Monday, April 30, 2007

May Day

Or as I refer to it "National Socialism Day".

I just got a phone call from work a few hours ago to tell me I needed to come in early (Yeah OT) so I can can drive to the edge of the world to take a drug test. In itself no biggy, if they can't get readings from over 15 years ago, I'm OK, but shortly after I got off the phone with my Foreman, I caught the news and they were talking about the illegal immigrant protest for tomorrow in downtown L.A.

For the last two weeks there has been one of those fold-up road barricades sitting in the center divider of the street I work on warning about the street being closed. I was going to work at night and couldn't read all of it until a few days ago when there was nobody behind me and I could go slow and point my headlights at it. Yep, they were closing the street so the illegals could take a day off of work and protest that they had jobs.

Now, with this drug test, I would get the pleasure of driving through this crap, not once, but twice. I immediately called work to get directions and said I'd just go straight from home...nope gotta pick up the form signed by the Foreman.

We finally worked it out that I can pick up the form at our other site which is hopefully far enough away to be out of the clutter zone.

A couple of months ago there was a mini illegal rally and I watched a guy across the street selling American flags right and left and I'll admit, except for one asshole driving up and down the street in his '64 Cheby lowrider laying on his horn (obnoxious bastard) and waving a Mexi flag, I didn't see many, but that one was small and planned at the last minute. I'm waiting to see what tomorrow's looks like.

My hopes aren't high. Between the flashes of red realizing my commute was going to be a real bitch, some jerk off activist was explaining that the reason all these people were here was due to a conspiracy between "Big Corporations" the U.S., and the gov'ts of their home countries. The answer to this was for the U.S. gov't (not their home gov't) to create more jobs so the "Big Corporations" couldn't exploit the people.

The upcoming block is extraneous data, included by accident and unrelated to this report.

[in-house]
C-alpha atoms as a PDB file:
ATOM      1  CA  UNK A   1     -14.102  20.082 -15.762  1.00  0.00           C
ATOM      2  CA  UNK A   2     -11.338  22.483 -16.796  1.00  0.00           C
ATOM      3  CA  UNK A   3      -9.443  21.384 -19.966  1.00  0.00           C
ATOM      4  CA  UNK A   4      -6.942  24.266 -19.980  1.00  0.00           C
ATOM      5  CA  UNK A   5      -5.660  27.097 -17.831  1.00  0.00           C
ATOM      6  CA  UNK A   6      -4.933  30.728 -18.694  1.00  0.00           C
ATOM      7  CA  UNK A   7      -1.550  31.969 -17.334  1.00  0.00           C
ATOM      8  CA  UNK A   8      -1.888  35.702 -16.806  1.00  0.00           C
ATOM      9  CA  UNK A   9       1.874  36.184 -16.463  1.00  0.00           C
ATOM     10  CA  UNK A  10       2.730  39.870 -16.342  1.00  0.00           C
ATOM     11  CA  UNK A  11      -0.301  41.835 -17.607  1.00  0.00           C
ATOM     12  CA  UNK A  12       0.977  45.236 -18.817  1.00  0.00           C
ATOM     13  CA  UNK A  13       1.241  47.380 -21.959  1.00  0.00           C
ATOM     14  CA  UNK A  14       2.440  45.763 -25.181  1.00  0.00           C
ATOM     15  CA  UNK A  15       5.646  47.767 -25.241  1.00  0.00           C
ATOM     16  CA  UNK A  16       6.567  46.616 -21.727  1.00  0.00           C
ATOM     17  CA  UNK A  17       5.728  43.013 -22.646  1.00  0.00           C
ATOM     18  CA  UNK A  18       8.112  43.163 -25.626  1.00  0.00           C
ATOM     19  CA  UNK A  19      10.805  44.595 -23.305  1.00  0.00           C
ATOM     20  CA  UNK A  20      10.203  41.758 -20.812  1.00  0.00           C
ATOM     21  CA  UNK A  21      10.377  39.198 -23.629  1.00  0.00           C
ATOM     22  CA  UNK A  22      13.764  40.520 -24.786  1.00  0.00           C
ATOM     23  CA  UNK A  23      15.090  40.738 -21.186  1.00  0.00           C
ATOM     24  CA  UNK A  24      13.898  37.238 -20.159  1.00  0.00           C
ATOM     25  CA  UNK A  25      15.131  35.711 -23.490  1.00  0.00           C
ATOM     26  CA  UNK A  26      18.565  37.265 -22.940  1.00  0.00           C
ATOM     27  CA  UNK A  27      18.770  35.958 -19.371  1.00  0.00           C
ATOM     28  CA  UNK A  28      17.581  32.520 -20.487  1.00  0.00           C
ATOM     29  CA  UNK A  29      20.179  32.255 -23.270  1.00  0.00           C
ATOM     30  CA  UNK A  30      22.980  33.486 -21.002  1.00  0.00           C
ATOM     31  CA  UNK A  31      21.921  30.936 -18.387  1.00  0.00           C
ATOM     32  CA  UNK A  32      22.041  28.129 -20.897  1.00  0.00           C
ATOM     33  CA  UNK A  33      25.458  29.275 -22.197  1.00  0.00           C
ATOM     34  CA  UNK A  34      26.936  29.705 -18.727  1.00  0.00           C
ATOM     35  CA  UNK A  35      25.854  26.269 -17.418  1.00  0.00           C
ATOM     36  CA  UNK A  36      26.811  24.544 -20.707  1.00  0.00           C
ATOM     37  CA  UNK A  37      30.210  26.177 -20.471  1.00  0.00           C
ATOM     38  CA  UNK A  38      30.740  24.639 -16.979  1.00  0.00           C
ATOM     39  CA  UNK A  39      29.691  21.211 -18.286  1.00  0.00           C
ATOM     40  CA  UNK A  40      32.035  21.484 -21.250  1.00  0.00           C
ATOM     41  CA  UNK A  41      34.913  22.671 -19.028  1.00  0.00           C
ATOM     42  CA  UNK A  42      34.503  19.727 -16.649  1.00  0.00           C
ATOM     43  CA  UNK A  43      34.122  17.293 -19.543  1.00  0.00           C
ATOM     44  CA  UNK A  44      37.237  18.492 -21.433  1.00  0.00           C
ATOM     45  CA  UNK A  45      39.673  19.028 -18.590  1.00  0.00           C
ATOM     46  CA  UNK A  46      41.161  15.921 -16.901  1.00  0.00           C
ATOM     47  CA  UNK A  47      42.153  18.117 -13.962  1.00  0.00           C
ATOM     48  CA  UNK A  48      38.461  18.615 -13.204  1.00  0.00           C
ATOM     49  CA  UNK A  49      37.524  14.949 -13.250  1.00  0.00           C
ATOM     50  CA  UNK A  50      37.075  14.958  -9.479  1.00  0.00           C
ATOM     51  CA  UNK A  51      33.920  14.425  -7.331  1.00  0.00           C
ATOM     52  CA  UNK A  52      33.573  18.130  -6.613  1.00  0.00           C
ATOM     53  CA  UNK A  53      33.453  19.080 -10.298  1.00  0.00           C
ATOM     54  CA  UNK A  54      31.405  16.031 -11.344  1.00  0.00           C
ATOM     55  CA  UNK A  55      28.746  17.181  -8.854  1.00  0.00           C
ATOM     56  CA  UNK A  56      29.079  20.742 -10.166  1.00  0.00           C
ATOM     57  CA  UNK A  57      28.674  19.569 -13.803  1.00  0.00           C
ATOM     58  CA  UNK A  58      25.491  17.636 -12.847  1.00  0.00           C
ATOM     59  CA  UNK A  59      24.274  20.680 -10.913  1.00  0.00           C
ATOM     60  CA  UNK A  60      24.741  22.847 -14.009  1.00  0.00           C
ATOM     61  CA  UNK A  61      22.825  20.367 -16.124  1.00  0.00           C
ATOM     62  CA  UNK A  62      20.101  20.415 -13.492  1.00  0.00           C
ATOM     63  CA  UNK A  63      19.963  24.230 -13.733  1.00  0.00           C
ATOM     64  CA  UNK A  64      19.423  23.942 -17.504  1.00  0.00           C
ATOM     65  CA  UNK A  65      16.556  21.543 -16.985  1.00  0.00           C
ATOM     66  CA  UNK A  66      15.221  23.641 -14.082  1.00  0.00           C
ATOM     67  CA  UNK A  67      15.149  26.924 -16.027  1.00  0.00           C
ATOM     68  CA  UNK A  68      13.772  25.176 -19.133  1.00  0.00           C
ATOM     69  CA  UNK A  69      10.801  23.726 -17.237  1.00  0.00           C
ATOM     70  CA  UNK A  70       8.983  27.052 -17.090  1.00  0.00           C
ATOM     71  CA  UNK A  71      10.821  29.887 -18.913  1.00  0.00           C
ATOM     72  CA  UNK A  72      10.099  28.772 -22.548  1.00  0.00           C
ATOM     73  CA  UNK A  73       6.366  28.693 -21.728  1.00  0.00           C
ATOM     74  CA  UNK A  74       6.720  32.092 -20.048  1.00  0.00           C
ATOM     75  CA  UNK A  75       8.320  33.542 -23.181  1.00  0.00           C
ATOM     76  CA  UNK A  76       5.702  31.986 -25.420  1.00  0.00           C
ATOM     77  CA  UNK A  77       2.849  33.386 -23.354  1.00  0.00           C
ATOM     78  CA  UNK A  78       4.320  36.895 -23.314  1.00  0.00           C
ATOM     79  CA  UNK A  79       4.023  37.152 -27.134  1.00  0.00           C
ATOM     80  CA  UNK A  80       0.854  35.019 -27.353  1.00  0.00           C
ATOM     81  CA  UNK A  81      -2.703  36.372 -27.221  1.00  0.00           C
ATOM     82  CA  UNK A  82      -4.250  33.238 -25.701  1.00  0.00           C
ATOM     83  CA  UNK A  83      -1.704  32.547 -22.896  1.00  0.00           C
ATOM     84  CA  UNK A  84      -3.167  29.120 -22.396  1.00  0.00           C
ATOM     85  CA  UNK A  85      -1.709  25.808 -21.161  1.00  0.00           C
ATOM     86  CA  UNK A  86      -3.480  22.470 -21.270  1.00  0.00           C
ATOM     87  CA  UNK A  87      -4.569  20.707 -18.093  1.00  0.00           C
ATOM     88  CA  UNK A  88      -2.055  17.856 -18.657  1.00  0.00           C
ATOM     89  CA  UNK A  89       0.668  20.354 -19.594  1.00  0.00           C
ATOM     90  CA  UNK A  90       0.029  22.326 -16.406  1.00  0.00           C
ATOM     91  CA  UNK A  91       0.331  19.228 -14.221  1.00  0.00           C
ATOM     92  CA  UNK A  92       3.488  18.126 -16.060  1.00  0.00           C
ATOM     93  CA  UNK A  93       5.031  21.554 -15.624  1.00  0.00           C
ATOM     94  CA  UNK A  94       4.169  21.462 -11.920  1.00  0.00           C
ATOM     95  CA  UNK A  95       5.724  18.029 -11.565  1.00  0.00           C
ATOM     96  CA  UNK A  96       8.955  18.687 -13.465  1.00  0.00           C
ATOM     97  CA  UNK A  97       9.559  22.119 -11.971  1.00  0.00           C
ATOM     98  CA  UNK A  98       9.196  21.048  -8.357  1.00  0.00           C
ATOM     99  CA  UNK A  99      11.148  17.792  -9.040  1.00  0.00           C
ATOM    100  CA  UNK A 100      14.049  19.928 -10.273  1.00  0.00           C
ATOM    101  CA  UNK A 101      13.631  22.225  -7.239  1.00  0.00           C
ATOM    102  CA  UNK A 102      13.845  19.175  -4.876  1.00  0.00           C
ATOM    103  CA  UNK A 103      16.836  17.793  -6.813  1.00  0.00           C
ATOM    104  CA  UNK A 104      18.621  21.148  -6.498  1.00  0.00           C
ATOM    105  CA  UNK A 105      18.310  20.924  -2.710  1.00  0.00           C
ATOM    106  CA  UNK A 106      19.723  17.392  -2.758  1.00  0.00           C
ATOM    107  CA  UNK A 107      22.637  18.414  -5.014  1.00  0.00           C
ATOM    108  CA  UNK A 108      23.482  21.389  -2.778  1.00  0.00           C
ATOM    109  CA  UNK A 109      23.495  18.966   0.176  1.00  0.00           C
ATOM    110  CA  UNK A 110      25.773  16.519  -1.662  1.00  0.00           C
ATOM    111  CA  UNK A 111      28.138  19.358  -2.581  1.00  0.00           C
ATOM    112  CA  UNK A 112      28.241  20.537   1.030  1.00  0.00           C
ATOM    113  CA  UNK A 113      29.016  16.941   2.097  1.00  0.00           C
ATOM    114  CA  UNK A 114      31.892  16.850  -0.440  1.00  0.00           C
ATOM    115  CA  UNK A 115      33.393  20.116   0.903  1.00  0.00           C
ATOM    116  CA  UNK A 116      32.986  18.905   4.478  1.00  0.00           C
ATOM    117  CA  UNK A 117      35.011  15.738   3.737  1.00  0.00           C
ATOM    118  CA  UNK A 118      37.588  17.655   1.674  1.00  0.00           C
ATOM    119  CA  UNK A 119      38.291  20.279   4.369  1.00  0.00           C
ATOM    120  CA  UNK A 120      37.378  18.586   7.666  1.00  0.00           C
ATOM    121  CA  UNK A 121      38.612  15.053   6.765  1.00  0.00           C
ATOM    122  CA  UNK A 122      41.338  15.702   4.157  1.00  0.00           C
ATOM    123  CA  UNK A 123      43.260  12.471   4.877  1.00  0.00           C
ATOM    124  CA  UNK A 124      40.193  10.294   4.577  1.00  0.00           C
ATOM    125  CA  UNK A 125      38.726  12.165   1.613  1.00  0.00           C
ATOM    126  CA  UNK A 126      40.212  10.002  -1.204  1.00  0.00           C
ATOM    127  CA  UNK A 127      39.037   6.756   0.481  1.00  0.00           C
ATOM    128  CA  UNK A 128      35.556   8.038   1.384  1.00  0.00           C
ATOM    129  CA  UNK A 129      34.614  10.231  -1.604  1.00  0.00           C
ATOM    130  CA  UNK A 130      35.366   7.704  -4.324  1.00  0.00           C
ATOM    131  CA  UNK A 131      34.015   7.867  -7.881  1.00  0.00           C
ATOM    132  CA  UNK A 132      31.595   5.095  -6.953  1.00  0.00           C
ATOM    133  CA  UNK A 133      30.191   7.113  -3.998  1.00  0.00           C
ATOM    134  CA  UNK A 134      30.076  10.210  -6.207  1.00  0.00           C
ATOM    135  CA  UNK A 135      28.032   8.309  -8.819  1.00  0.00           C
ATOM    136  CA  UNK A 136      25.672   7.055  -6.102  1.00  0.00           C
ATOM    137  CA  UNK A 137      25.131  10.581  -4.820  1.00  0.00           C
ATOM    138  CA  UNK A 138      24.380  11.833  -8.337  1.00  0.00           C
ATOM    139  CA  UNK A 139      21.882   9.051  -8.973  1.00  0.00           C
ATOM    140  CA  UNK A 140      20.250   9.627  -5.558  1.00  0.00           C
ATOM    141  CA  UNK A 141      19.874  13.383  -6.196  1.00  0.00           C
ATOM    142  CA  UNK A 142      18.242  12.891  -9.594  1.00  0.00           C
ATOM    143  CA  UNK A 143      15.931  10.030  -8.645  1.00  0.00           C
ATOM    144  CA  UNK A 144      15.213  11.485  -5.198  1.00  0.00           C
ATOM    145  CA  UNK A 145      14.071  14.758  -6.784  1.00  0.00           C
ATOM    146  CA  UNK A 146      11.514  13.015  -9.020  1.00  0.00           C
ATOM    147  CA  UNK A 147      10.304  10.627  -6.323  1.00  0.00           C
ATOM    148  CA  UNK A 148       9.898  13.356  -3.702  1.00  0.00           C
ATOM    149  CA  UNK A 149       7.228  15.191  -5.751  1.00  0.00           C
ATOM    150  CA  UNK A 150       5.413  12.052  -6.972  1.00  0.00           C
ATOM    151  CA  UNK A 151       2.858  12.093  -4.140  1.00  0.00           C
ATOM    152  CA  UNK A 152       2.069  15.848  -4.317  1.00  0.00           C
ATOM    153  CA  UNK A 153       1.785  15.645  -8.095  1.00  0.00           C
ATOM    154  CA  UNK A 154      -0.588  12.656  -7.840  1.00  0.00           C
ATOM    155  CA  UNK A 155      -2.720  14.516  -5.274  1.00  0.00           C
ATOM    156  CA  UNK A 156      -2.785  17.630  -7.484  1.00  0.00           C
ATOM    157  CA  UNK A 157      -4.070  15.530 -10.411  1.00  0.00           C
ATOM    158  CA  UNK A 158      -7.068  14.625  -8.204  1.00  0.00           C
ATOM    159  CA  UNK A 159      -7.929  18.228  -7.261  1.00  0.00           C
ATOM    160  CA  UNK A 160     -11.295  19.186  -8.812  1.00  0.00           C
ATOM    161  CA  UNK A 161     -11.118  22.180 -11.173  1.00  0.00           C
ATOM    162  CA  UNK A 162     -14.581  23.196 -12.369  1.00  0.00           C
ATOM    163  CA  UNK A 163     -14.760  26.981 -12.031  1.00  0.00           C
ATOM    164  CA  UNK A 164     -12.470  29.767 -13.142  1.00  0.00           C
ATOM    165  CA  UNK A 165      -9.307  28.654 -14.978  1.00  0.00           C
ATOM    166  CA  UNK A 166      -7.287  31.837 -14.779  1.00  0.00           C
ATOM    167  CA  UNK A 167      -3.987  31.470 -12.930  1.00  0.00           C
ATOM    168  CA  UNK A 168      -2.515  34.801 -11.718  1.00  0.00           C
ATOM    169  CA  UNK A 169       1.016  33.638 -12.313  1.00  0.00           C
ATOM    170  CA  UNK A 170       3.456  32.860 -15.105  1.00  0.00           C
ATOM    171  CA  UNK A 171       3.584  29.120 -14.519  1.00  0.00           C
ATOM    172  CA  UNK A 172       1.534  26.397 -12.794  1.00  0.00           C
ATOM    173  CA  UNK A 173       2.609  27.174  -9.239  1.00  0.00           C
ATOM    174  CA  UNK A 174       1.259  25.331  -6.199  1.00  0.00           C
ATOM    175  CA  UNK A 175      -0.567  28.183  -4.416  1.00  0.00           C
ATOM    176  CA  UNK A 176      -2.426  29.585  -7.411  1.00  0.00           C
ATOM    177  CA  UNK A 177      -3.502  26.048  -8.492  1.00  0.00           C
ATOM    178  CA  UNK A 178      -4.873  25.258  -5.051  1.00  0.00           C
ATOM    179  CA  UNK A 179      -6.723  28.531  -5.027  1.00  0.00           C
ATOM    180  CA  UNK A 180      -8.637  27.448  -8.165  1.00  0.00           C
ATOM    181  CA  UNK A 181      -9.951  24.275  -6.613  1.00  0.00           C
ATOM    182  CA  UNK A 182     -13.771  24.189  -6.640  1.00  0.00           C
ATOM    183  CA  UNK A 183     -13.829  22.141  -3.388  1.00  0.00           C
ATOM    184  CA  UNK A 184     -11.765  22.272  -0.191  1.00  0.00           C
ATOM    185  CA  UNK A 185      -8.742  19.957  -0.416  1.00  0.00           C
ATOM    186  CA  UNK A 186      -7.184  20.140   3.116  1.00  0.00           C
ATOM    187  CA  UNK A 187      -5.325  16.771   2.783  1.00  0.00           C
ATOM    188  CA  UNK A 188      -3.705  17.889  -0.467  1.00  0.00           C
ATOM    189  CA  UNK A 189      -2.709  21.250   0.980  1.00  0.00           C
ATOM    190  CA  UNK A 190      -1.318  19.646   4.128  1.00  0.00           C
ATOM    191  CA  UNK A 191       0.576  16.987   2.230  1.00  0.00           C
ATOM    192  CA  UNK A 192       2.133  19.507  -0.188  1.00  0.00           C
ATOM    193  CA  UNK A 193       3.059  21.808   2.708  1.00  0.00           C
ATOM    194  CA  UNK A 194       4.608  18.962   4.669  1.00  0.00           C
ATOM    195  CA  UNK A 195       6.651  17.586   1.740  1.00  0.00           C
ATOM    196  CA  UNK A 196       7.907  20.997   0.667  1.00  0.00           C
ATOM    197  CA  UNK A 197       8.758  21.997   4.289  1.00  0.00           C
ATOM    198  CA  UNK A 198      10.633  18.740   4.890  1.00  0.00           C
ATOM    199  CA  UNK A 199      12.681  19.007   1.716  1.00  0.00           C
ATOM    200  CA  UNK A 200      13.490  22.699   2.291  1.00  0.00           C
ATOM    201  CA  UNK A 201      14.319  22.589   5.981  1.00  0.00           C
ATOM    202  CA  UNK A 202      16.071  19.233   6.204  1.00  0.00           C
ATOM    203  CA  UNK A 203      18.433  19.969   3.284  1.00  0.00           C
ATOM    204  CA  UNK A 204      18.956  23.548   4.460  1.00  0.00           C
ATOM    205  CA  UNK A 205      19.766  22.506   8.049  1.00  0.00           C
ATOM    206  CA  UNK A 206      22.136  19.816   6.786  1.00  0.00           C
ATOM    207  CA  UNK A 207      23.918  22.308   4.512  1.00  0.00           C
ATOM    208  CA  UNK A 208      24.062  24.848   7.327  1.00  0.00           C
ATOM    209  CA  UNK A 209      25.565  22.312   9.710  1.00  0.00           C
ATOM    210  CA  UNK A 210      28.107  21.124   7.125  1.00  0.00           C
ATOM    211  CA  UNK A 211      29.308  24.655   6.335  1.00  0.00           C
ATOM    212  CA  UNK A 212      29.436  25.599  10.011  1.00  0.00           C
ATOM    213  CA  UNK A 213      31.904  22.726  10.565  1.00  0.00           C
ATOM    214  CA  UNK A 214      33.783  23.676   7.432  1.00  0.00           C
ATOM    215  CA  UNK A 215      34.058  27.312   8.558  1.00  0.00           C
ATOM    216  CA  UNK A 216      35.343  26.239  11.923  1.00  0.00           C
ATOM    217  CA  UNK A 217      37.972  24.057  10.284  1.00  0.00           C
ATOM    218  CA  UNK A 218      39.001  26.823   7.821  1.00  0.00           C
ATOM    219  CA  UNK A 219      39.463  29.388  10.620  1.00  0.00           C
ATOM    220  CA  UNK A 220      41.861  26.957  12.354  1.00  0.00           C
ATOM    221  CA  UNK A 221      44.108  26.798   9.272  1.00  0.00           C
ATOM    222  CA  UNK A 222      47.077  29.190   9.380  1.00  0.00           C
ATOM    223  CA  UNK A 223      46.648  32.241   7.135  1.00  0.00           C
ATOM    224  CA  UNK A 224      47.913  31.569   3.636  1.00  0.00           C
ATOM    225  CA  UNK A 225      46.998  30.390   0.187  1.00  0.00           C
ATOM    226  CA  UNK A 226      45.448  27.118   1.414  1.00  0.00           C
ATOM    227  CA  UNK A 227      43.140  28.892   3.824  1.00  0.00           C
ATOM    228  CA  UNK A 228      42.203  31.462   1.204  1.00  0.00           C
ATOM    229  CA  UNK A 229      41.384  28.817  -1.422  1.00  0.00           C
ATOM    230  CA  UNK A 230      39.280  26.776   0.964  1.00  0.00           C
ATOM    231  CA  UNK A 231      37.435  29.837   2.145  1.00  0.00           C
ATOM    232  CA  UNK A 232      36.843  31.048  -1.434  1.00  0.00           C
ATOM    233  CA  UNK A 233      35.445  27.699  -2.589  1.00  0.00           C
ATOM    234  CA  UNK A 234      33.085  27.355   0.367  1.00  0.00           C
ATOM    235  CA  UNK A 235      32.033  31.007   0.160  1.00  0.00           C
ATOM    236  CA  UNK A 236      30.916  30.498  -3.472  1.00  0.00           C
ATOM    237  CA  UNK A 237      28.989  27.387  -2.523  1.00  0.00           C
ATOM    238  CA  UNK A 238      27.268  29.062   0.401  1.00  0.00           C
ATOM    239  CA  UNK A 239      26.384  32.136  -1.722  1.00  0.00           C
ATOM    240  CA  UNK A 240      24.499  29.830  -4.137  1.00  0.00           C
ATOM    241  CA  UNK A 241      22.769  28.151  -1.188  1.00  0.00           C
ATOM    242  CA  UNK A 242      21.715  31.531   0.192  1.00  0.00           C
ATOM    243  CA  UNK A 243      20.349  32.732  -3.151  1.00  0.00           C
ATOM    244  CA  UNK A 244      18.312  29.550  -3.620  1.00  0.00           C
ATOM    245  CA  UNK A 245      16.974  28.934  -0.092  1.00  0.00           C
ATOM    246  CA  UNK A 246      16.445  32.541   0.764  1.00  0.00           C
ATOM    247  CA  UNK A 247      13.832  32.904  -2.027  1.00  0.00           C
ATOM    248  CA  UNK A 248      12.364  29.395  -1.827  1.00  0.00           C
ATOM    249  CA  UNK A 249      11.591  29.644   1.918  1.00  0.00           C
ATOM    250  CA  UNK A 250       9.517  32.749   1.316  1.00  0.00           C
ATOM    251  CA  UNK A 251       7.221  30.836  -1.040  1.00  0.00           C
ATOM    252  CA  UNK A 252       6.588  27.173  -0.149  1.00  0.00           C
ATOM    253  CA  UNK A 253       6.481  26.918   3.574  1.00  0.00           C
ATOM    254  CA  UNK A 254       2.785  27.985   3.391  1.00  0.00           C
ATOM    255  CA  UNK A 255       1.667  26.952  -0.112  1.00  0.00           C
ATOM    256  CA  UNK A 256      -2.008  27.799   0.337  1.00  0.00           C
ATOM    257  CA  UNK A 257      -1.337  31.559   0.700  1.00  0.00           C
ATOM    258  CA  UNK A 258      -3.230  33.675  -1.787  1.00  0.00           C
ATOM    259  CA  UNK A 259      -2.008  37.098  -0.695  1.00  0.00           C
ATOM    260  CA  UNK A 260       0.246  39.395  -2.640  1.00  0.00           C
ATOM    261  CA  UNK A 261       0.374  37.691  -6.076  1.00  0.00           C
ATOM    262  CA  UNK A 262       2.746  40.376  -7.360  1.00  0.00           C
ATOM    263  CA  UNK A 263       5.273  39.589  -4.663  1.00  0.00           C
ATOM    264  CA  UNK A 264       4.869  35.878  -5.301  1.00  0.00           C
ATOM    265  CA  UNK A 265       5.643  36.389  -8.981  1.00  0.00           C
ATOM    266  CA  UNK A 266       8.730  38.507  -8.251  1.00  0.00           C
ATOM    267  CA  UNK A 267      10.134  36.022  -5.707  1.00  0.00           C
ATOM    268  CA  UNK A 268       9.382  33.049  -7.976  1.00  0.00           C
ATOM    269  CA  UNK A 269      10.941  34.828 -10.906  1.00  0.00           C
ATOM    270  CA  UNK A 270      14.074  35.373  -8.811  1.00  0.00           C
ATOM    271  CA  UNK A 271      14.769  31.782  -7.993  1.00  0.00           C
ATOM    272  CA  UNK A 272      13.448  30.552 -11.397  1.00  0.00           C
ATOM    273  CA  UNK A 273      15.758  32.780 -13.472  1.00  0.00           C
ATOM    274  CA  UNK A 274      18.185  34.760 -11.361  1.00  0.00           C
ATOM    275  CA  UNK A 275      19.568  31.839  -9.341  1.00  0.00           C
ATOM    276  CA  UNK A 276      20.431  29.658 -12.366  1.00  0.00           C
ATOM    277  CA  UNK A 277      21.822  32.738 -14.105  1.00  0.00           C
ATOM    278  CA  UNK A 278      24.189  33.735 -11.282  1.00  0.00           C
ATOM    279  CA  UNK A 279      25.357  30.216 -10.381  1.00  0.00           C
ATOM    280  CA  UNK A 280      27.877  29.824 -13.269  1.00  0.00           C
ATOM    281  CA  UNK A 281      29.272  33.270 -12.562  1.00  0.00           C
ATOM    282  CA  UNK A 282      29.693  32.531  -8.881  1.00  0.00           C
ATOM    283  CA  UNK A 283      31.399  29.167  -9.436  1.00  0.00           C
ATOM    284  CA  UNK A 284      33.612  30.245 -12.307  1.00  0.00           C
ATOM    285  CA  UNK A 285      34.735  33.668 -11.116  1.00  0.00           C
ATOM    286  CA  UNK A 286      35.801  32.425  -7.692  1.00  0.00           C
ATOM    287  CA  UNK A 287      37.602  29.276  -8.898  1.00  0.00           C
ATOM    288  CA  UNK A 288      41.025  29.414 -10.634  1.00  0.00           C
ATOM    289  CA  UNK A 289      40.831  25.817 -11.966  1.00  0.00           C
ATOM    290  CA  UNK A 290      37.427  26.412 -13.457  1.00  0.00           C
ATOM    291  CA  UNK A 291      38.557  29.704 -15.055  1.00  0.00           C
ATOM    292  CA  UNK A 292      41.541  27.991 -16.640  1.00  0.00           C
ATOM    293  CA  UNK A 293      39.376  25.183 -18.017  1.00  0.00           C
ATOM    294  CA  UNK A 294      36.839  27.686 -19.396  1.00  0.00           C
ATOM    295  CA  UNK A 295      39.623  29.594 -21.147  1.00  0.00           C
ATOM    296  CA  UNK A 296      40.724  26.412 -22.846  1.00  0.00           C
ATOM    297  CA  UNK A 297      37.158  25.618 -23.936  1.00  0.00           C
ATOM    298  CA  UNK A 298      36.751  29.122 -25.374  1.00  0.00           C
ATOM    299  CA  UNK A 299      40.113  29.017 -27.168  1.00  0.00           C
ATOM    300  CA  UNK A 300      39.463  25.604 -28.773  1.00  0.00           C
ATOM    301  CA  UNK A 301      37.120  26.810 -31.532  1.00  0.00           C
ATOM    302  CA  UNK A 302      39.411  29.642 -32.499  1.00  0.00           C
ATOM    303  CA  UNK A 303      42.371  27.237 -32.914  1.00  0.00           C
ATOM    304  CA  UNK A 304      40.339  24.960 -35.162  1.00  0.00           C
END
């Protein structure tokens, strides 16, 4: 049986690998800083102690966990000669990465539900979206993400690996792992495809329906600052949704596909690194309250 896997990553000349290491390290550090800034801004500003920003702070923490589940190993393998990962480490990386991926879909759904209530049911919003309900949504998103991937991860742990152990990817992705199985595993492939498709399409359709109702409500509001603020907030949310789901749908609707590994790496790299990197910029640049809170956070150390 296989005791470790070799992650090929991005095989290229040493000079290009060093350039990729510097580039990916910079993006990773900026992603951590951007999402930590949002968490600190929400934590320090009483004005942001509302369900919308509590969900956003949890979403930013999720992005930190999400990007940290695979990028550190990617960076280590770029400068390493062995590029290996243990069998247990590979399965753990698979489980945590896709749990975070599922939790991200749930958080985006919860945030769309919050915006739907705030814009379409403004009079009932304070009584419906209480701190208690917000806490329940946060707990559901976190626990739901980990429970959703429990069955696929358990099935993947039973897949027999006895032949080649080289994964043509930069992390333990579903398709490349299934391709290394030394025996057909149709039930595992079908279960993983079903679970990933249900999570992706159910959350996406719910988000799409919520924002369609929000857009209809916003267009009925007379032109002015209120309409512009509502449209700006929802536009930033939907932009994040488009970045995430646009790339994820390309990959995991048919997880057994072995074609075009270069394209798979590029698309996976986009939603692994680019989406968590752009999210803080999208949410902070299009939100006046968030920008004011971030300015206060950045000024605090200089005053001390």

May Day from Wikipedia:

The date consequently became established as an anarchist and socialist holiday during the 20th century, and in these circles it is often known as International Workers' Day or Labour Day. In this form, May Day has become an international celebration of the social and economic achievements of the working class and labor movement. [emp. - mine]

Sunday, April 29, 2007

Building Trust

I was just listening to "Geraldo At Large" on Fox where they were discussing "sniching". The message was that the cops have to do more to create trust with the community, but how are the cops going to do anything when the people they need to talk to about a crime are just going to lie to them, or not give any pertinent information.

If you want the gangbangers out of your neighborhood, you have to tell the cops who the bad guys are.

This is just like having Iraq in our backyard. Somebody has to stand up and point at the guy that is dragging the rest of the area down, and someone has to stand up behind them and on and on.

The police want to do their job, but if they don't trust the info fed to them or they think you're lying to protect your cousin, nothing gets done.

Stand up and make your kids life better than yours.

Tuesday, April 24, 2007

If It Wasn't So Sad....

A couple of days ago the Emperor posted a bit "Burqa, Burqa Cucumber Jihad" from an article on Al-Queda's in Iraq's take on islamic law. has warned street vendors not to place tomatoes beside cucumbers because the vegetables are different genders, Col. David Sutherland said.

We had a good chuckle over the idiocy of this, and rightly so. These bozos seem to fear anything that could have a sexual connotation that I think it can be classified as psychotic. Then last night I ran into this news out of Iran:
Anger at Iran dress restrictions
By Frances Harrison
BBC News, Tehran

....Police say they stopped more than 1,300 women for dressing immodestly on the first day of the campaign in Tehran.

More than 100 women were arrested on Saturday; half of them had to sign statements promising to improve their clothing, the other half are being referred to court.

That really isn't unusual, for these goat molesters, they do this every year when it starts to get warm out. The part that points out the derangement involved with this whole thing was: